• 2002: A series of violence that claimed at least 600 people that year. In May, political violence broke out between the indigenous people and Hausa-Fulani “mercenaries” who invaded a Peoples Democratic Party’s (PDP) ward congress in the Eto-Baba community in Jos North LGA. The violence would later escalate to Angwan Rukuba and Nasarawa Gwom, where about 100 people were reportedly killed.

The following month, another crisis rocked Yelwa, Shendam LGA, over a relationship embargo that Christians placed between their women and Muslim men. This led to a fight on the street of Angwan Pandam on the night of 26 June, resulting in the death of a Christian man. While thousands were displaced, about 500 people were reportedly killed. Houses and properties were destroyed including churches and mosques.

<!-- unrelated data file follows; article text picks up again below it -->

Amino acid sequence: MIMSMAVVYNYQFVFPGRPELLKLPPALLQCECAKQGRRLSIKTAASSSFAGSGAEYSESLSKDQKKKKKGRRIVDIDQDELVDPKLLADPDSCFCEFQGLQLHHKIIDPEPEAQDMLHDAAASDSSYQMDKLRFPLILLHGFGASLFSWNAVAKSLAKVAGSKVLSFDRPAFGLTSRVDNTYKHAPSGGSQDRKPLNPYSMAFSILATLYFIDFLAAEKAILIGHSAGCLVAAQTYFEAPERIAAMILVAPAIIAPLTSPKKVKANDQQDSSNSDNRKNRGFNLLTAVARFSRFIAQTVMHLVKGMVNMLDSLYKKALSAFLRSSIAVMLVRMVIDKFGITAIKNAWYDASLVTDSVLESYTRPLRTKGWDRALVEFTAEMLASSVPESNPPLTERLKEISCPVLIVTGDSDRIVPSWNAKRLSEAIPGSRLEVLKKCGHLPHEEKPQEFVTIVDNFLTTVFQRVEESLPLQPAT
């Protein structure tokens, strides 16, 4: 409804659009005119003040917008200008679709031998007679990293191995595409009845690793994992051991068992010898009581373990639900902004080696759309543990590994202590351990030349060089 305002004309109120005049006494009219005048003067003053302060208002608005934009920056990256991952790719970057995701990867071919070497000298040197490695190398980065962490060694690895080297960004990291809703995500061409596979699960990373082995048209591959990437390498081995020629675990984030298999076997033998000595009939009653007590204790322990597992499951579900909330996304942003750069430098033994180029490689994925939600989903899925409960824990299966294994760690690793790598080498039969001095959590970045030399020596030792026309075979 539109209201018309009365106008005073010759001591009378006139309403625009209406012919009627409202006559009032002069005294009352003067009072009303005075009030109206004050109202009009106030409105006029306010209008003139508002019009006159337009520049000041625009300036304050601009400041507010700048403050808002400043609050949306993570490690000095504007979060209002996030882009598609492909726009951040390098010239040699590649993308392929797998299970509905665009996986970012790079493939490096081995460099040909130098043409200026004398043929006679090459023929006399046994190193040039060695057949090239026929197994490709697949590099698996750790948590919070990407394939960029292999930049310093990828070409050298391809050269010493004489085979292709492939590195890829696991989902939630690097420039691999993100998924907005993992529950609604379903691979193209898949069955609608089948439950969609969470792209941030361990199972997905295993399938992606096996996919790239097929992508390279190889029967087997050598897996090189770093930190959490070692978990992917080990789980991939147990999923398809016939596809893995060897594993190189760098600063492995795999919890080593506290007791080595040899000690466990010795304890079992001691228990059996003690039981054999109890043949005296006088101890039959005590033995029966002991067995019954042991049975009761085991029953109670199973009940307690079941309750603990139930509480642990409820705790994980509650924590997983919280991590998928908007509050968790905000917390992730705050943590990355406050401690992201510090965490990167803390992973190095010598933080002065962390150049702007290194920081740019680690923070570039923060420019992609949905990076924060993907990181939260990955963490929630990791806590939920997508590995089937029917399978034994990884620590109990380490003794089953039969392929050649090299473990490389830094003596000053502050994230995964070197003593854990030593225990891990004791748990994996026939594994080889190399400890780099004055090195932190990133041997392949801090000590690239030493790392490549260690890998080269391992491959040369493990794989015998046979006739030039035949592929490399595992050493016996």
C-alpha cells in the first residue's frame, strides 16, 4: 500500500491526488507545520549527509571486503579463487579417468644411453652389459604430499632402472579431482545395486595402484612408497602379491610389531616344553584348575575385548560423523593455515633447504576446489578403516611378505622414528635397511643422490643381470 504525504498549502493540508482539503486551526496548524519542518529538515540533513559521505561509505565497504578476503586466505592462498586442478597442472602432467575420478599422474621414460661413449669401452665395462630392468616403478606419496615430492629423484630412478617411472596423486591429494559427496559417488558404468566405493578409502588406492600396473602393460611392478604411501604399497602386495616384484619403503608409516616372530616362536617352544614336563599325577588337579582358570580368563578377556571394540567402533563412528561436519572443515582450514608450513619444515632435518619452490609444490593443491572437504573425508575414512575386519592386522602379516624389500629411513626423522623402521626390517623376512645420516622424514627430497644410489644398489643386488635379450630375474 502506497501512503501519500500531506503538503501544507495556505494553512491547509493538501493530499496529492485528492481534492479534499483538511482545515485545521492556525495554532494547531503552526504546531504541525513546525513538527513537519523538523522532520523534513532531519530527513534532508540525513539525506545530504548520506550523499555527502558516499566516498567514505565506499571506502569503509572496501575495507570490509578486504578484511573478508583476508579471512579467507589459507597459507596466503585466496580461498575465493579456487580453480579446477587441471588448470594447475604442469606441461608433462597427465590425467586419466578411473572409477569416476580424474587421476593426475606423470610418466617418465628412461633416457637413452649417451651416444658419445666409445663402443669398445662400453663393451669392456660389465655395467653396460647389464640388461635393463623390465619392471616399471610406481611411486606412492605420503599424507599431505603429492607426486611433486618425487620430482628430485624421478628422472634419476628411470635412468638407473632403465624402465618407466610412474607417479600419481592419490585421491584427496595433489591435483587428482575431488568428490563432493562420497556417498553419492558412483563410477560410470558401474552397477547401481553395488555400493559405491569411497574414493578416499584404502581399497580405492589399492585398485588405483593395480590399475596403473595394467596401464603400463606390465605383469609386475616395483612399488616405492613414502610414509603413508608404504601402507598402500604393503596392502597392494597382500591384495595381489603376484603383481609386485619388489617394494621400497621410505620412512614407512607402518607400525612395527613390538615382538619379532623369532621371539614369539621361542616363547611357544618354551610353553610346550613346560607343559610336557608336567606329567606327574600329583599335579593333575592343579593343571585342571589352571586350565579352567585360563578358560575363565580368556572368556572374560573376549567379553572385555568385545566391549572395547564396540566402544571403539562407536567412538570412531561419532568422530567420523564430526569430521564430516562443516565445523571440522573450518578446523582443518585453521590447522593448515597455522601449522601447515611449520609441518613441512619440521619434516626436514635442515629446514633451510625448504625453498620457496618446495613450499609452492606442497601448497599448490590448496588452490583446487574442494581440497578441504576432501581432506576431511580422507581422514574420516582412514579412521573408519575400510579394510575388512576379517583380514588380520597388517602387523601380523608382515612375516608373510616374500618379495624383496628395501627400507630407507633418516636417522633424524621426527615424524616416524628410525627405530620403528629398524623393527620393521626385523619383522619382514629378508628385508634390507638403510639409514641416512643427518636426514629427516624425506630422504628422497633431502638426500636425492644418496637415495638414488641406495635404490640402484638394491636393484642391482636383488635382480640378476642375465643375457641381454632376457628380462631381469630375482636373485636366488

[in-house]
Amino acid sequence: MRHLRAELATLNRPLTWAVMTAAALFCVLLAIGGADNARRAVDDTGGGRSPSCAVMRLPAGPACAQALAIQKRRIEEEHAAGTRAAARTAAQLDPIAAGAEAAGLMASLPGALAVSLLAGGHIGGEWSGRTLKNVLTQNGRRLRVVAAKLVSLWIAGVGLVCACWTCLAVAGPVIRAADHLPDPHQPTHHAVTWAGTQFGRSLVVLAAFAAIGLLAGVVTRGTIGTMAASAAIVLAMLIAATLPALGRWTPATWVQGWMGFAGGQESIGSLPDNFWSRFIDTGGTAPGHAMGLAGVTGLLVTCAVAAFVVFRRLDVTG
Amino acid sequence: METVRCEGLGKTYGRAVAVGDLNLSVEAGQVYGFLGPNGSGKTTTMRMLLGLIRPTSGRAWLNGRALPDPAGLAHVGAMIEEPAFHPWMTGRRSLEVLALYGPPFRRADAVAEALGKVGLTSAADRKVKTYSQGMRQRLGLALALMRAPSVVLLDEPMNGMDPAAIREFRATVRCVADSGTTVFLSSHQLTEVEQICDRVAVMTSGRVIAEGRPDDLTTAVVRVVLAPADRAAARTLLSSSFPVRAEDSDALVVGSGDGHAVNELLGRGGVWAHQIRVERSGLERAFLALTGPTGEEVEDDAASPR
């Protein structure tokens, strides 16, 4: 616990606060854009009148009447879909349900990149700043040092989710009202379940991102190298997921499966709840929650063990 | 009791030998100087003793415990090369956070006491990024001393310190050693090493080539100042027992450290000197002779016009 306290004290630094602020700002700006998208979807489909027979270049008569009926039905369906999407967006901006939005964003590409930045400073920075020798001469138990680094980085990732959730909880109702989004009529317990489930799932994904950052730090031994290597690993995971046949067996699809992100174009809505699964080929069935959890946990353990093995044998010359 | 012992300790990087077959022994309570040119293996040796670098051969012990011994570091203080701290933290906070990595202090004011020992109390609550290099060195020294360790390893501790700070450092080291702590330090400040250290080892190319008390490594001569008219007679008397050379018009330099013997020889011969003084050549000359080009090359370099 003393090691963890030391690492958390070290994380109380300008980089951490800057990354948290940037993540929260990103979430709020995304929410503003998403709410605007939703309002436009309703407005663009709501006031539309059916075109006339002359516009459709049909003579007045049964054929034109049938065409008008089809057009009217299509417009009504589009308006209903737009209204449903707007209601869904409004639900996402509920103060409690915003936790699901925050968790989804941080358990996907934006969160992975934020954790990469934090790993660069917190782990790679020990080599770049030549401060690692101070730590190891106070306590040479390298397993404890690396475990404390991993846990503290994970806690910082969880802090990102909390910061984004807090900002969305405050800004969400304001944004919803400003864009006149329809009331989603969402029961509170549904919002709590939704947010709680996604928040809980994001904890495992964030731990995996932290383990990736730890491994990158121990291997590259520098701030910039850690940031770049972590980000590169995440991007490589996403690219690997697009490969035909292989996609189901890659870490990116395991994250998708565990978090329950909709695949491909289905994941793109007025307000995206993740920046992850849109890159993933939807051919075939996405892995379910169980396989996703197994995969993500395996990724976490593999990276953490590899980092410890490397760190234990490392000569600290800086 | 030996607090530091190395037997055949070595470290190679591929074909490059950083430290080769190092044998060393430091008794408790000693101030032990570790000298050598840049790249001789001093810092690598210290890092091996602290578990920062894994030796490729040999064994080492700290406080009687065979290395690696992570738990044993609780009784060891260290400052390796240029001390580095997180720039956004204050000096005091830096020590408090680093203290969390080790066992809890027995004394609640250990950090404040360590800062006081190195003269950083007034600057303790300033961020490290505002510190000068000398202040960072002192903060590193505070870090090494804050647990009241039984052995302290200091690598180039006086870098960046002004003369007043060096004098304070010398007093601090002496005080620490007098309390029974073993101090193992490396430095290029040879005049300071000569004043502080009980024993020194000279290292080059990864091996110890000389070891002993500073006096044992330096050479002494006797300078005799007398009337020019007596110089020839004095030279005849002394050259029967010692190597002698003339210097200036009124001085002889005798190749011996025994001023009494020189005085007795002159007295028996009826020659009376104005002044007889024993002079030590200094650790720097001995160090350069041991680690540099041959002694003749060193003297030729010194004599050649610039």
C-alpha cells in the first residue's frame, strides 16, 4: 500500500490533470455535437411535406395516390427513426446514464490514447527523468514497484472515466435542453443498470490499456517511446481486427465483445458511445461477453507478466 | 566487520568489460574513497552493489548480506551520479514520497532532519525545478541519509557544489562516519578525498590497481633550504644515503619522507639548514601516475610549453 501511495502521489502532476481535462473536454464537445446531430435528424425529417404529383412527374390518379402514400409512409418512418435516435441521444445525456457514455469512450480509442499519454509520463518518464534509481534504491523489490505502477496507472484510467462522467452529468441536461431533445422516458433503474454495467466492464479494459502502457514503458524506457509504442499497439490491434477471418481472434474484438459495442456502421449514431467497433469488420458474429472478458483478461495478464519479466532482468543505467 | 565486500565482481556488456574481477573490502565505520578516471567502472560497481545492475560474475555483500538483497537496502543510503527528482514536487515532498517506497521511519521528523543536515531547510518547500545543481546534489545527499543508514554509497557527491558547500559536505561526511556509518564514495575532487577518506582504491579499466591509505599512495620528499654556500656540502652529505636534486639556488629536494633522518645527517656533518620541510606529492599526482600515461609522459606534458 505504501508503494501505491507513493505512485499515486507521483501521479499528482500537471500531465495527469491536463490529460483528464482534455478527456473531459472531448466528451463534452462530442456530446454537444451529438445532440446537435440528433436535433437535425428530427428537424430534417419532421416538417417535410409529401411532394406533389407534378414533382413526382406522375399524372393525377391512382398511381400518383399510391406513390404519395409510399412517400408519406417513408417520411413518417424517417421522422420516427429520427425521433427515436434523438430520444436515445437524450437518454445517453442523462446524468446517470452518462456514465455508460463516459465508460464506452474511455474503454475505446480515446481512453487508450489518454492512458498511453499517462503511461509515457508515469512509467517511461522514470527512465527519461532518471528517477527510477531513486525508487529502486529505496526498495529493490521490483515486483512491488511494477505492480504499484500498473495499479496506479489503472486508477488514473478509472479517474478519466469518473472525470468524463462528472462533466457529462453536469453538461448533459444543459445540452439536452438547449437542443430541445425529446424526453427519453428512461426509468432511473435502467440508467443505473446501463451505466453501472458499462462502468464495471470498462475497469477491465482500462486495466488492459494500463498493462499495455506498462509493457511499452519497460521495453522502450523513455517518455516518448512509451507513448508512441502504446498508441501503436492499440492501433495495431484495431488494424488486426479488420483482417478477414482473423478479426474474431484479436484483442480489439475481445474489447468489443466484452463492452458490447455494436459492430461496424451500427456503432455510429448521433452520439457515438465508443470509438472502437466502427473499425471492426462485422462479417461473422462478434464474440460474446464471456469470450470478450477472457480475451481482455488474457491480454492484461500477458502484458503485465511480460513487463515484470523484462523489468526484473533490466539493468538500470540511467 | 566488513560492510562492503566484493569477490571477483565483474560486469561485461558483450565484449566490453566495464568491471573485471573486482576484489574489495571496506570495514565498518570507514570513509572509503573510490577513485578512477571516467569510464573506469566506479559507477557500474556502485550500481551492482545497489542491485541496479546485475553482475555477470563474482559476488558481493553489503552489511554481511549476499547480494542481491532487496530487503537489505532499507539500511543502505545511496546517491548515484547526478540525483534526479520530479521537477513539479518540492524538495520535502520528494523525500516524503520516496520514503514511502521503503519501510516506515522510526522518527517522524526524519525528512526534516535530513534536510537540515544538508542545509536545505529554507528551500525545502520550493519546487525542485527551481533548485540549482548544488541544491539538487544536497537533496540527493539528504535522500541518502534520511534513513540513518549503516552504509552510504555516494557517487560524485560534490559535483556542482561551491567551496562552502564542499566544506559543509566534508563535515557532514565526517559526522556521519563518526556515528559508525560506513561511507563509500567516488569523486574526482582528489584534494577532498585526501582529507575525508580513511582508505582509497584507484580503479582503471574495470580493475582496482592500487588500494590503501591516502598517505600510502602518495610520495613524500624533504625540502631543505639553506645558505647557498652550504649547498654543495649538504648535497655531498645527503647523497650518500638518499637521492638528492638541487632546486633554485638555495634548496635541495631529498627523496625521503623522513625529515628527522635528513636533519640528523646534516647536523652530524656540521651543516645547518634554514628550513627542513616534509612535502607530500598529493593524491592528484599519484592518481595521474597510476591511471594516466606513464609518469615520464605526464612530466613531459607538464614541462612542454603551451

Also, the Wase LGA crisis which started in 2022 rolled into 2004. The violence started as a result of the killing of four prominent Taroh people who were invited to a peace meeting. They were alleged to have been killed in the centre of the city on their way back from the peace meeting. The death toll from the violence could not be ascertained.

  • 2004: In May, about 700 people, mostly, Muslims, were murdered in coordinated attacks on Yelwa in Shendam LGA and other communities in Langtang North, Langtang South and Wase area councils allegedly by “Christian militias.” The militias retaliated for the killings and sacking of Christians from the community earlier in February.
  • 2008: A crisis broke out over a local government election in Jos North and spread to other parts of the state, claiming more than 1,000 lives. The crisis was between indigenous people and Hausa-Fulanis.
  • 2010: A dispute between Christians and Muslims in the Nasarawa Gwom area of Jos North which later escalated to Jos South LGA, resulted in the death of over 400 people.

Also, over 300 people were killed in March in a cycle of attacks between indigenous people and members of the Fulani ethnic group.